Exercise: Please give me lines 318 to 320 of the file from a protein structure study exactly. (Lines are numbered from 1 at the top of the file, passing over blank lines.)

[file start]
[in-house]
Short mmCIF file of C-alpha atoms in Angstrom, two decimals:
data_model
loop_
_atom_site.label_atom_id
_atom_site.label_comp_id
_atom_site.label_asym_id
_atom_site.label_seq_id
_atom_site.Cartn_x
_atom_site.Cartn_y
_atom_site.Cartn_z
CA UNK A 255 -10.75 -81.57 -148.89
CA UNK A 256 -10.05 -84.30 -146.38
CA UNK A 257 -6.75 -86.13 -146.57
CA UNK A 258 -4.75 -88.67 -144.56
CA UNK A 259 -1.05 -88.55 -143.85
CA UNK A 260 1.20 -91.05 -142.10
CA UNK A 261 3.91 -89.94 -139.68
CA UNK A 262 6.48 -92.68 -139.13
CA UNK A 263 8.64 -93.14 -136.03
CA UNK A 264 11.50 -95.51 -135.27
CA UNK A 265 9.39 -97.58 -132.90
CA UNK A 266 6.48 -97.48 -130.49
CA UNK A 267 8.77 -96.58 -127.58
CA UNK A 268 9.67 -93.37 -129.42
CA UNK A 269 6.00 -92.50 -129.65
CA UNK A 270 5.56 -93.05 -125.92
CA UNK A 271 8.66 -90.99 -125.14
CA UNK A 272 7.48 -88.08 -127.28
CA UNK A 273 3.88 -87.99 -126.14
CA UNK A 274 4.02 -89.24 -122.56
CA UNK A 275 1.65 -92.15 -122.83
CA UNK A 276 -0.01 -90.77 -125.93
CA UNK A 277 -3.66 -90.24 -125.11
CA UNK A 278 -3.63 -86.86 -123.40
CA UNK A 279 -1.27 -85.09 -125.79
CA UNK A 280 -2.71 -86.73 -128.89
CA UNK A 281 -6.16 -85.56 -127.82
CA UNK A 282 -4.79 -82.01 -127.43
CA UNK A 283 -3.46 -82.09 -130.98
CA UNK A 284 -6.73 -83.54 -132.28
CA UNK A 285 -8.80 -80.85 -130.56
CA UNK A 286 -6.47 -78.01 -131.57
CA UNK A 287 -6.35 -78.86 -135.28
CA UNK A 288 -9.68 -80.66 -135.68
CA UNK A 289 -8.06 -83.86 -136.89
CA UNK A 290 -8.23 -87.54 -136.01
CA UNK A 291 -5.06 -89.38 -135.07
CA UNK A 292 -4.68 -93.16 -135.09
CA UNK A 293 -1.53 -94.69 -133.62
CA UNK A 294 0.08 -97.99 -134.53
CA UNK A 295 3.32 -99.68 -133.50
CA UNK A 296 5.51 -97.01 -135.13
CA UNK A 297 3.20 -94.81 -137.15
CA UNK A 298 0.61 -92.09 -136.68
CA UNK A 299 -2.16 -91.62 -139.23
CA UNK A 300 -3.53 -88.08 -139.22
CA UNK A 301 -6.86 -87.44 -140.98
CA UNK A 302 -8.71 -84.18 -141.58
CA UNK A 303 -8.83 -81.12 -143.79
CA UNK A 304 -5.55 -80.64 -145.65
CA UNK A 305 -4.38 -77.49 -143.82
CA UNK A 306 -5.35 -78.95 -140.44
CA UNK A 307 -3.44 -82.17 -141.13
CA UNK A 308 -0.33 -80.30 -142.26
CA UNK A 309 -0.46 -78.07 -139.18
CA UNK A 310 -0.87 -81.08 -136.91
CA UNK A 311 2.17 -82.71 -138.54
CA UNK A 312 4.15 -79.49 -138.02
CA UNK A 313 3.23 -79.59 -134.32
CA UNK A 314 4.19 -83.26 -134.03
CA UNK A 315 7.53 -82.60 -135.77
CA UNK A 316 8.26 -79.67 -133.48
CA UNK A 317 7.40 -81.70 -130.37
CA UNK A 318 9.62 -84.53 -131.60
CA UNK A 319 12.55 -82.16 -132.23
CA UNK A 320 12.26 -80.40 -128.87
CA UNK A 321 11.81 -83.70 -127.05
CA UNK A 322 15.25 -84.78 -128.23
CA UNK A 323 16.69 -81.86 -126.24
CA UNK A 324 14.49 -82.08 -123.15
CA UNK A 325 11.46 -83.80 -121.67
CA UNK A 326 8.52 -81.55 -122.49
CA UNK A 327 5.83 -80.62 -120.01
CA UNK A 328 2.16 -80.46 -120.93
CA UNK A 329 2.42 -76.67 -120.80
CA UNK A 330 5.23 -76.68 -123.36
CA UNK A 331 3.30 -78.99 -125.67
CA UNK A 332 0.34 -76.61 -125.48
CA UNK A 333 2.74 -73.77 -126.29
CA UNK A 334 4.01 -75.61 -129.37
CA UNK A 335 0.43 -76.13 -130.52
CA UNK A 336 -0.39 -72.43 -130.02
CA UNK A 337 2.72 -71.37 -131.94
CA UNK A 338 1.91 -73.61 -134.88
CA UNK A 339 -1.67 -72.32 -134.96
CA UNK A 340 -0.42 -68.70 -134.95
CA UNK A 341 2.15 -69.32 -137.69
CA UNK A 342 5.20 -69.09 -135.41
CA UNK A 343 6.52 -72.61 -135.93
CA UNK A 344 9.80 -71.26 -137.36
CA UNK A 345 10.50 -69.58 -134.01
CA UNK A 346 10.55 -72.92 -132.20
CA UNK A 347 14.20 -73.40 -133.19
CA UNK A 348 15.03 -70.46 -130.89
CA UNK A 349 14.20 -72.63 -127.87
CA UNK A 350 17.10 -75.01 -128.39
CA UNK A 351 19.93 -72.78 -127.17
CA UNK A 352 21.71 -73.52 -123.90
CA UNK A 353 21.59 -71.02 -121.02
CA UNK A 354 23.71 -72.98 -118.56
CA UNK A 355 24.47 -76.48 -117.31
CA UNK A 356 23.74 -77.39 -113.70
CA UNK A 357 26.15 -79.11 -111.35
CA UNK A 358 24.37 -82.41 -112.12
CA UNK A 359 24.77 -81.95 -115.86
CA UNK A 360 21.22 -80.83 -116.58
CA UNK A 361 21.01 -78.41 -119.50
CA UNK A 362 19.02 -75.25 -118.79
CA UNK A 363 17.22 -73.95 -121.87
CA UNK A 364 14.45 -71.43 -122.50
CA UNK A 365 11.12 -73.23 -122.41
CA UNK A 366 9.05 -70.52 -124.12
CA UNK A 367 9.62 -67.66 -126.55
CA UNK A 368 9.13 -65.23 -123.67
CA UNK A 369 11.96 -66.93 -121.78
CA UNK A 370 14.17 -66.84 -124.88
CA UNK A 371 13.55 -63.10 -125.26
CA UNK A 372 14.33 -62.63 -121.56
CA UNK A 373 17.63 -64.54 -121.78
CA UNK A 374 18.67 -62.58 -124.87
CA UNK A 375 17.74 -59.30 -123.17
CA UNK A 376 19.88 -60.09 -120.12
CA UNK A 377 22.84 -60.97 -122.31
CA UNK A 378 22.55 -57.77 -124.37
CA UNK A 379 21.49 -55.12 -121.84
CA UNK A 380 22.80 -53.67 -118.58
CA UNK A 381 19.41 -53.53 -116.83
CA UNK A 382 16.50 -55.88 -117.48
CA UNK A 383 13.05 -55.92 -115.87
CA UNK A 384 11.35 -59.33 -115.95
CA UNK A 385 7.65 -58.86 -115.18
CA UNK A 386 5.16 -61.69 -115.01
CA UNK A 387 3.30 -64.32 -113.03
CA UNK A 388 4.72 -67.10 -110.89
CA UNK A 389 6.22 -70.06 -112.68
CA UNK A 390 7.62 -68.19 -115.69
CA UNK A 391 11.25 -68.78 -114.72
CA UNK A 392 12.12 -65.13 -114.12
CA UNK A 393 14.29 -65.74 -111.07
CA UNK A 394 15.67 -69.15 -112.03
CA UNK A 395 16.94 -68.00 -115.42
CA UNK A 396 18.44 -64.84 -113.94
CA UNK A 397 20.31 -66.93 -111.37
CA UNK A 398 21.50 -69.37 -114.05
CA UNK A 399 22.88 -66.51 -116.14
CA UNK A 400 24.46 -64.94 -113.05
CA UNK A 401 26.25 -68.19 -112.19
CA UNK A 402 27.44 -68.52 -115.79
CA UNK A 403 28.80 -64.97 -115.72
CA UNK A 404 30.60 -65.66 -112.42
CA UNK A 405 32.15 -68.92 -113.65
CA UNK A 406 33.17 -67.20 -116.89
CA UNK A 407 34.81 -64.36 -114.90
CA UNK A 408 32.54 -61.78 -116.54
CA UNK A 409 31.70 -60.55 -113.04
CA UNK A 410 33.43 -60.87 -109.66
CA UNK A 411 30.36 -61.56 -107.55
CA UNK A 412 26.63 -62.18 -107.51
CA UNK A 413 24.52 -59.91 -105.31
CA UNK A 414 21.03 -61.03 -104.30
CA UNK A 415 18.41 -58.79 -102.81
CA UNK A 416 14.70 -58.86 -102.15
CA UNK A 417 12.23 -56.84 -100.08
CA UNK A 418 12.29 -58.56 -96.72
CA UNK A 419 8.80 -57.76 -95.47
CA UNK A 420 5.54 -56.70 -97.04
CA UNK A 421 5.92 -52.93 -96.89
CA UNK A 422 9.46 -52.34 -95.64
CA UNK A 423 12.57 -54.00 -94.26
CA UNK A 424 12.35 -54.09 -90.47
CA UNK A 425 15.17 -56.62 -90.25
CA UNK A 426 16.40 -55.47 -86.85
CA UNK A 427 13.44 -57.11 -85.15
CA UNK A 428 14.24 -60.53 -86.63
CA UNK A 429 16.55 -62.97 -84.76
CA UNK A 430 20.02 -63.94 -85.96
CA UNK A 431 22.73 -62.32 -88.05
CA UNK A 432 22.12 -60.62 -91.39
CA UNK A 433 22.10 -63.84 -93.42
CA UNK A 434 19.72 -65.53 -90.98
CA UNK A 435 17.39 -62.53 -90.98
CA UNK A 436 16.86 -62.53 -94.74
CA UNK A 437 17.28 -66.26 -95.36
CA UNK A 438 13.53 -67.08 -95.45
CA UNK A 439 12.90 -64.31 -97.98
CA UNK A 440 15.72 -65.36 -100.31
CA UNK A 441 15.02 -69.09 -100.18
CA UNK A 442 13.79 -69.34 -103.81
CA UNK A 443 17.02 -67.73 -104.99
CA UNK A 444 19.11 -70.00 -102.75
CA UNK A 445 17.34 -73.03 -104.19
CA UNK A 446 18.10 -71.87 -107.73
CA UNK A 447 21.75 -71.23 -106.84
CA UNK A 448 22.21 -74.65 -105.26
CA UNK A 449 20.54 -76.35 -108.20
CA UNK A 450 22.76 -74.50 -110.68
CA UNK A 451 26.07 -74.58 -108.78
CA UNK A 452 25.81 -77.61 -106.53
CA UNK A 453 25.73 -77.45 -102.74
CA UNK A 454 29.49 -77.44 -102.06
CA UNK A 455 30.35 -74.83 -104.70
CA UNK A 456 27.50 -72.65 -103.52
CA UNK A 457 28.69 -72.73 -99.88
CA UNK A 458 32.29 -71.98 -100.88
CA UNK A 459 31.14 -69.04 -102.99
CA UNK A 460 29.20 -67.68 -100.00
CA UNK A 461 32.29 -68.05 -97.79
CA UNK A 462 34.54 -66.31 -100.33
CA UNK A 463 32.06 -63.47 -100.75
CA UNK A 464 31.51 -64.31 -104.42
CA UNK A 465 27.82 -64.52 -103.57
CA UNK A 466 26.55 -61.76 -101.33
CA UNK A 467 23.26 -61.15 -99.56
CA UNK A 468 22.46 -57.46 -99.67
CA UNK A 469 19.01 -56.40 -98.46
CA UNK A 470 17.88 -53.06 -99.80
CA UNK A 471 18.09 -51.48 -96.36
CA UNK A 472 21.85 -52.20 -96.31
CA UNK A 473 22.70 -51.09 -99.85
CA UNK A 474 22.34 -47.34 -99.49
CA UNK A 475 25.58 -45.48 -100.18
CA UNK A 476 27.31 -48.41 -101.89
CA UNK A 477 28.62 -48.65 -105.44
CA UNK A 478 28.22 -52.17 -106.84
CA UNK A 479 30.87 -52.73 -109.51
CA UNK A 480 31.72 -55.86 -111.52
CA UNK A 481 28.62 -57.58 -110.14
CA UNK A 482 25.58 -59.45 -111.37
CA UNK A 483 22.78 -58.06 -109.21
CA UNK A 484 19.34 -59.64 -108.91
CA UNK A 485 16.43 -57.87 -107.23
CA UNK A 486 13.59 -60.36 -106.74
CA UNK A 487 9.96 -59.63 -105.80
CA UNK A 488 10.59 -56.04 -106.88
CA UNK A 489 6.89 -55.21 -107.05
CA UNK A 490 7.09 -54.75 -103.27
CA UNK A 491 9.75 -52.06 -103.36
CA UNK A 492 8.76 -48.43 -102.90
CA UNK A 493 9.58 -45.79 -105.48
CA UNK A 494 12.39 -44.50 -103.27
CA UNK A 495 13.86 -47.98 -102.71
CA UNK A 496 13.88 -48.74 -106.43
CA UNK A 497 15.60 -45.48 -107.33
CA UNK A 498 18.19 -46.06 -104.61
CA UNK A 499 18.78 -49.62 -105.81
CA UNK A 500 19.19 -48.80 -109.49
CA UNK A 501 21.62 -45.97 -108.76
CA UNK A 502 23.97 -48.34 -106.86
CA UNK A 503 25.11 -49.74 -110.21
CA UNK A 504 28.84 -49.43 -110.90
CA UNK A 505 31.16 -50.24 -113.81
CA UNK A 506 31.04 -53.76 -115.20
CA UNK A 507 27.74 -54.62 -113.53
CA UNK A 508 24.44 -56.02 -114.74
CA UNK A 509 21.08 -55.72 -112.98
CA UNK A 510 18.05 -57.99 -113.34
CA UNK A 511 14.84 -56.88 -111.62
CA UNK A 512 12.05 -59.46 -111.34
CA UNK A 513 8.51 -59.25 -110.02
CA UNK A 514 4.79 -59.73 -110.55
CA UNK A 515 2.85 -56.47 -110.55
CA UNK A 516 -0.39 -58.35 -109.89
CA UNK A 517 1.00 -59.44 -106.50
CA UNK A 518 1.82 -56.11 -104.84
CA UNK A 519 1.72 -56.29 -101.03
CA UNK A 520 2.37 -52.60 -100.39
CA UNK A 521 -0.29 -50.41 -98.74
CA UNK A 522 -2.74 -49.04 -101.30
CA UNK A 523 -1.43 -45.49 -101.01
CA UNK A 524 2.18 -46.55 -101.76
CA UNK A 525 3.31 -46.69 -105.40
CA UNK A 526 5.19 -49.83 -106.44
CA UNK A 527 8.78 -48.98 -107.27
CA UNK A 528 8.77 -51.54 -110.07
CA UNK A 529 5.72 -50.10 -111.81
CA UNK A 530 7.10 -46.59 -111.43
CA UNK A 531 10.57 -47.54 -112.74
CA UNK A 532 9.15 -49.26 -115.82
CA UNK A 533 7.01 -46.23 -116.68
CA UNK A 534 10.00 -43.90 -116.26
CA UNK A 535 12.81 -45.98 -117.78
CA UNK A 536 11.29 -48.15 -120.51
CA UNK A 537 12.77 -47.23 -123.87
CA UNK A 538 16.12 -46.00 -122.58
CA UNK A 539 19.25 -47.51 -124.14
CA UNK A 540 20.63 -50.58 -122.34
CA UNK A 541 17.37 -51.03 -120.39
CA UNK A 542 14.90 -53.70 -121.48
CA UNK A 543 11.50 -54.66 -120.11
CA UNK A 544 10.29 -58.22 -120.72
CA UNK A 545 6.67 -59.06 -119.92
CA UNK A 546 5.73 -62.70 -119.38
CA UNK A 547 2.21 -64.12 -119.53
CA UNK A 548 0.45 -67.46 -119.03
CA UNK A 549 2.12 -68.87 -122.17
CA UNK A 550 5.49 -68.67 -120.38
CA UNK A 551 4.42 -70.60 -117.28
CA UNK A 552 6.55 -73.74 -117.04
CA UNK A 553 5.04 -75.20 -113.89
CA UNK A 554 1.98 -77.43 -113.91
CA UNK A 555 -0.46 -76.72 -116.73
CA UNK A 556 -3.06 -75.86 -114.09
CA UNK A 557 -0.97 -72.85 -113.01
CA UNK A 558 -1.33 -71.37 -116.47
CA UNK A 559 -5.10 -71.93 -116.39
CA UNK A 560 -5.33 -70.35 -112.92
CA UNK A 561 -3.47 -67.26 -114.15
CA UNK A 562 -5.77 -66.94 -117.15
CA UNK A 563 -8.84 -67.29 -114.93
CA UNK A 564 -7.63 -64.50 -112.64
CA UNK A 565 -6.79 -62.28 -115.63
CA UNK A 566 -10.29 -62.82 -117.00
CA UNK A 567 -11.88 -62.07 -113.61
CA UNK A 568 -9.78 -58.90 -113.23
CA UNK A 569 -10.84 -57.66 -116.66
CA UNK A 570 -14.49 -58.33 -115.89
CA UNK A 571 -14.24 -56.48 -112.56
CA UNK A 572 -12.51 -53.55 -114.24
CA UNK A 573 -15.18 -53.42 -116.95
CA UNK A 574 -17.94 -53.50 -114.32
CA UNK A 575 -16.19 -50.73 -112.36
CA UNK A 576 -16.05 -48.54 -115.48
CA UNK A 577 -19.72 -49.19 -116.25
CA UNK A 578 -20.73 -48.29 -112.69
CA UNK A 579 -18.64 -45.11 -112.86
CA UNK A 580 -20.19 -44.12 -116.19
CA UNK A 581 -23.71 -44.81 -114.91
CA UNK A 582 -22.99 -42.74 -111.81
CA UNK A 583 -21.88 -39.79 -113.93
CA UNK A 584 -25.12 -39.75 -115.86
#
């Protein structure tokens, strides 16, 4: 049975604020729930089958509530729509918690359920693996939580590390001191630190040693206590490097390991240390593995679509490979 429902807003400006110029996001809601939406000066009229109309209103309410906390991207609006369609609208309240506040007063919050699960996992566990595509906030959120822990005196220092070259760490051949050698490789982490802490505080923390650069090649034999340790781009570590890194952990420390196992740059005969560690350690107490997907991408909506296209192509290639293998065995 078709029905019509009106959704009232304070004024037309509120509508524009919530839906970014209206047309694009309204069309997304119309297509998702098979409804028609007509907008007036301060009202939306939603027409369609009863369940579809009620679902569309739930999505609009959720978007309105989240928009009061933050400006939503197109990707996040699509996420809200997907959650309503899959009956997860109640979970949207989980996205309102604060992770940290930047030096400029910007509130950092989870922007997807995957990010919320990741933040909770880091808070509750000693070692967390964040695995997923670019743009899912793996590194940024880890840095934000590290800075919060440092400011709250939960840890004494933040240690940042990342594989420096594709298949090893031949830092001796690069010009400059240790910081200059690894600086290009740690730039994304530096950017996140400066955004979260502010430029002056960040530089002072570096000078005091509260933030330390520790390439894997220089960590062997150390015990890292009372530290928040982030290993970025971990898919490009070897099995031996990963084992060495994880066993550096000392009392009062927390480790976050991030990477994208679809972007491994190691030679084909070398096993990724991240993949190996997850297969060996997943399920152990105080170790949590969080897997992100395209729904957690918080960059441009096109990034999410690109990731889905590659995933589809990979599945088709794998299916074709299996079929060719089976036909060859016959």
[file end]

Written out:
CA UNK A 561 -3.47 -67.26 -114.15
CA UNK A 562 -5.77 -66.94 -117.15
CA UNK A 563 -8.84 -67.29 -114.93